Figure 1 shows the FITR spectra of calcium alginate beads (CABs) and DB71 adsorbed on CABs. Both signals exhibit peaks at 3445, 1624, 1429, and 1034 (cm-1), attributed to O-H, C=O, C-OH, and OC-OH groups. The wide hydroxyl bands in both spectra can be attributed to the sum of the contributions from many O-H groups present in the polymer [25]. Also, the ratio of weak intensities of the bands corresponding to C=O, C-OH, and OC-OH suggests deprotonated carboxylic groups, that is, anions [26]. The displacement of these broad bands to a higher transmittance percentage in the presence of DB71 is probably caused by chemical interaction between CABs and dye functional groups. Even though the most reactive functional groups of the DB71 molecule are generally the sulfonate groups, these groups are negatively charged, just as the functional groups of the CABs. Thus, the chemical interaction does not involve the sulfonate groups but the positive group of the DB71 that is a primary amine [27]. Figure 1 shows both spectra of CABs before and after DB71 adsorption. All bands show a decrease in intensity, probably due to the generalized degradation of the alginate structure. The bands of functional groups that shifted to a lower frequency were involved in the uptake of DB71 [26].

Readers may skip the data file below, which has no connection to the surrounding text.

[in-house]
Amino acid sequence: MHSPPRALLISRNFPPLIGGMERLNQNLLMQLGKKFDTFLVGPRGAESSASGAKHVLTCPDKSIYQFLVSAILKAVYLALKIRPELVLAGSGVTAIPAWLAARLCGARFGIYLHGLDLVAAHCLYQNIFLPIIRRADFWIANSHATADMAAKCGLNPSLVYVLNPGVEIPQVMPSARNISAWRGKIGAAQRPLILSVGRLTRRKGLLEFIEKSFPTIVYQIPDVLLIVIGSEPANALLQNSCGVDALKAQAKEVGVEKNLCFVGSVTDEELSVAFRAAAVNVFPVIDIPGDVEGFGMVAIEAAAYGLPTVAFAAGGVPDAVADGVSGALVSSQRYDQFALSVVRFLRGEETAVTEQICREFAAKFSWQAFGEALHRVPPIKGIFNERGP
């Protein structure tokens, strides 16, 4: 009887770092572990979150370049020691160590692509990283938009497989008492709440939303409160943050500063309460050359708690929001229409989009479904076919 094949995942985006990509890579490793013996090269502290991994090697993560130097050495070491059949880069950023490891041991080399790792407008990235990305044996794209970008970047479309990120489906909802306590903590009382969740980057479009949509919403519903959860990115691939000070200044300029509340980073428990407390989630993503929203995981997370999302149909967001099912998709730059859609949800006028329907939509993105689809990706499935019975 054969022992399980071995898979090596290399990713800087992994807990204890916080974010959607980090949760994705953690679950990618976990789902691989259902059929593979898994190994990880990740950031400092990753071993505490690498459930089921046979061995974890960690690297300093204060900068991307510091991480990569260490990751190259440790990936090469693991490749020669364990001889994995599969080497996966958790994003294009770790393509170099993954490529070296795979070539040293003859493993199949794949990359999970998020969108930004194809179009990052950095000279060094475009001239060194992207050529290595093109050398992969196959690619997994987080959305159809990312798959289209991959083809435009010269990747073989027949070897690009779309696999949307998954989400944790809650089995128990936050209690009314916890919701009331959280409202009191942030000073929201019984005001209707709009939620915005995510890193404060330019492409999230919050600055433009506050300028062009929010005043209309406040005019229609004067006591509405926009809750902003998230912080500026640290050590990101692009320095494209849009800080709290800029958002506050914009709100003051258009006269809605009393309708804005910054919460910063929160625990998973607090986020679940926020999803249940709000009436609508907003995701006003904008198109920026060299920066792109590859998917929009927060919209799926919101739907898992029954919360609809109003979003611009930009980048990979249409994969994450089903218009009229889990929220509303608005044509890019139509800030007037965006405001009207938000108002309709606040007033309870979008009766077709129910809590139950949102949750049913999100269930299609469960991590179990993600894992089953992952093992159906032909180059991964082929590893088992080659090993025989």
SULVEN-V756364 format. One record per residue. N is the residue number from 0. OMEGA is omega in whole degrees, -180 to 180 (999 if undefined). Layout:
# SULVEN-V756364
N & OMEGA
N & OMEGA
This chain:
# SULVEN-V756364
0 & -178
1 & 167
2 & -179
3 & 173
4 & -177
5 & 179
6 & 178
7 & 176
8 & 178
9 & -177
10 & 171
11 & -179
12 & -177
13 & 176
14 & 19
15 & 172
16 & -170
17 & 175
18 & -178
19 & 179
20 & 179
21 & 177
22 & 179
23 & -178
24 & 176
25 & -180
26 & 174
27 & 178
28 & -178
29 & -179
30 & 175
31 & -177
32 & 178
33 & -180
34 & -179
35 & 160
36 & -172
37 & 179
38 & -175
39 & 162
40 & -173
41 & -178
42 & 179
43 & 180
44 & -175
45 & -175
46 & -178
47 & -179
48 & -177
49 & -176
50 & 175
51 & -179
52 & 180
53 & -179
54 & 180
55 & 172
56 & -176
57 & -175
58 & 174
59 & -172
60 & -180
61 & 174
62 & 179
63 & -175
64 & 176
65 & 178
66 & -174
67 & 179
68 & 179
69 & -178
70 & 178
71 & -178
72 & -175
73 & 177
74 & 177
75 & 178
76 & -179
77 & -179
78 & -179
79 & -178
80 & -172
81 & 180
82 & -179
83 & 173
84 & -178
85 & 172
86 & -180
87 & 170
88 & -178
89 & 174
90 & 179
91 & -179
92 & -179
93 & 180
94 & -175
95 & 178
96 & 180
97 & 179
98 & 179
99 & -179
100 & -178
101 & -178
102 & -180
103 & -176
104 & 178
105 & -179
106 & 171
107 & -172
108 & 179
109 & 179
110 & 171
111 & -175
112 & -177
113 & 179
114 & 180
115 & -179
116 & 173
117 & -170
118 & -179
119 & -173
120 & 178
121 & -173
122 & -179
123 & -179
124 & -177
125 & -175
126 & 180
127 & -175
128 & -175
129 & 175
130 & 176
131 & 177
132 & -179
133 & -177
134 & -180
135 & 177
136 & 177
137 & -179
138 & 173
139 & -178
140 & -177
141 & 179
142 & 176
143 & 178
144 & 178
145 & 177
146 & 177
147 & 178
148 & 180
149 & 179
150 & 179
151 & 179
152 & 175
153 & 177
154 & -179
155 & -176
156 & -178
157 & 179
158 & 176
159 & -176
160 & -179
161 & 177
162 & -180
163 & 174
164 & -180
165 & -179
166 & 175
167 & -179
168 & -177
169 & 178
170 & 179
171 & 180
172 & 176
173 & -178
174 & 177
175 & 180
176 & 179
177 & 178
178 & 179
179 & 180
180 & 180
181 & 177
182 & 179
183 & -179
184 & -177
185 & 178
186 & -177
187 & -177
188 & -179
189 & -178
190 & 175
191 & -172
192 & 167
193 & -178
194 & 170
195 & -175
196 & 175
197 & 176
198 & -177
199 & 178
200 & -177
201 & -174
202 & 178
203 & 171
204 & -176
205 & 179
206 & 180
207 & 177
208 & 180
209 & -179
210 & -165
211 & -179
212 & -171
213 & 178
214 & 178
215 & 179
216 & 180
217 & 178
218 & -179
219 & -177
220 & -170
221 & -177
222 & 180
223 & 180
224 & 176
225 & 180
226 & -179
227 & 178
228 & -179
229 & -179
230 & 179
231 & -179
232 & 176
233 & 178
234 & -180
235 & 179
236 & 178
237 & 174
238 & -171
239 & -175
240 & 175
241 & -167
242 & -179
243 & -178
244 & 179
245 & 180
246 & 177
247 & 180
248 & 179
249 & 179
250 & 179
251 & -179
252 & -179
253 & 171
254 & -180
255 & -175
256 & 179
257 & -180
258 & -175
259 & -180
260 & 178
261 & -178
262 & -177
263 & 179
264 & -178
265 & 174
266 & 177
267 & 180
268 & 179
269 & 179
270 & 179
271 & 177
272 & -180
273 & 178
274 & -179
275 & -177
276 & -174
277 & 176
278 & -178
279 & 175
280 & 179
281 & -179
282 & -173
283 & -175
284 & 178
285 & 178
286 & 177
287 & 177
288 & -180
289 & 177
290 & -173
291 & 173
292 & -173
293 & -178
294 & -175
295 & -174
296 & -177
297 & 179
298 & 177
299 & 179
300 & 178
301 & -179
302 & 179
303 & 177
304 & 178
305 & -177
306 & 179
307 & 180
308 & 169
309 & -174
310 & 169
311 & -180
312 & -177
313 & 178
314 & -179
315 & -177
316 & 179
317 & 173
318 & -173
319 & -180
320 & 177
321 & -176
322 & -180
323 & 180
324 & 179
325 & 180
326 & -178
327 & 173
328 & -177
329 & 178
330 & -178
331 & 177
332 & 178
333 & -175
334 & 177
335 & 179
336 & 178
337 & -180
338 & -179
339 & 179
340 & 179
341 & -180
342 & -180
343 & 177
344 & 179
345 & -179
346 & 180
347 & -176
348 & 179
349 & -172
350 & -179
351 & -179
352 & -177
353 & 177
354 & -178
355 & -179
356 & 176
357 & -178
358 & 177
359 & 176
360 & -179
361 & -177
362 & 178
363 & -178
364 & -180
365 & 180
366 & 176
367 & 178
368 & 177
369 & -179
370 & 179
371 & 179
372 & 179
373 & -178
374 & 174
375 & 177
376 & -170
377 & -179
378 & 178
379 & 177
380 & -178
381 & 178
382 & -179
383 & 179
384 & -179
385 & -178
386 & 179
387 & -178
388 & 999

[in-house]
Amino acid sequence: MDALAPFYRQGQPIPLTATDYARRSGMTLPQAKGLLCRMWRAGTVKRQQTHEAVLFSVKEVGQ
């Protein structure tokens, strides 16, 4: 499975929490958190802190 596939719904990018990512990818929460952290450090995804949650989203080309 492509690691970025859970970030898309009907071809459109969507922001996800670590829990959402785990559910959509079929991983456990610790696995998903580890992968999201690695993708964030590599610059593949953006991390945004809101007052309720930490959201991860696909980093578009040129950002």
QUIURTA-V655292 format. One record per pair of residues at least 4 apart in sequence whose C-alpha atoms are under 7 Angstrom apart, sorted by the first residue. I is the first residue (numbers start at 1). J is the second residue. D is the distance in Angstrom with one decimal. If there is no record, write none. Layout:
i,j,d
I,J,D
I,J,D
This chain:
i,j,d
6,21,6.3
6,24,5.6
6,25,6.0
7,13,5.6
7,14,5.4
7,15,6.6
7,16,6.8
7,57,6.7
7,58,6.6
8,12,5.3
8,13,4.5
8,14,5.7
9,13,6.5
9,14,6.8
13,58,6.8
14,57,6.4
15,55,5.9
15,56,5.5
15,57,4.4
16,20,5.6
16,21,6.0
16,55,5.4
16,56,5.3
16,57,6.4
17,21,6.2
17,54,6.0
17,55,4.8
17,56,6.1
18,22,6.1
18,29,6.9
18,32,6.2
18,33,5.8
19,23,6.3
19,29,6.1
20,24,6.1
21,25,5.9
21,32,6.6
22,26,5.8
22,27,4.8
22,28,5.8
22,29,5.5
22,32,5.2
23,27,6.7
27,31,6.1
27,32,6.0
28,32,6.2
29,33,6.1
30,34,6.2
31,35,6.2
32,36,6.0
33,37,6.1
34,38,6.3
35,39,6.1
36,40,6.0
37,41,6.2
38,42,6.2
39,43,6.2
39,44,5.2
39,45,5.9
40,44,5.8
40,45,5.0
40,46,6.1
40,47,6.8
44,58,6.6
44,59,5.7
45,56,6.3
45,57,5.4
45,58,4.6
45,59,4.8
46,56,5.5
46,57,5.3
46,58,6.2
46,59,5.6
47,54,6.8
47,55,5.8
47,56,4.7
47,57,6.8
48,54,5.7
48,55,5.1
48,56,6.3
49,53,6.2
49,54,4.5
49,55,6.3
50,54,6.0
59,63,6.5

0.5

      0.4

      qt (mg/g)

      qt (mg/g)

      0.3

      0.2

      0.1

      0.0

      Experimental data

      _______ Elovich, R = 0.99336

      – – – – – – – Lagergren, R = 0.99991

      __ __ __ PSO, R = 0.99990

      Fig. 1. FTIR spectra of CABs and DB71 adsorbed on CABs.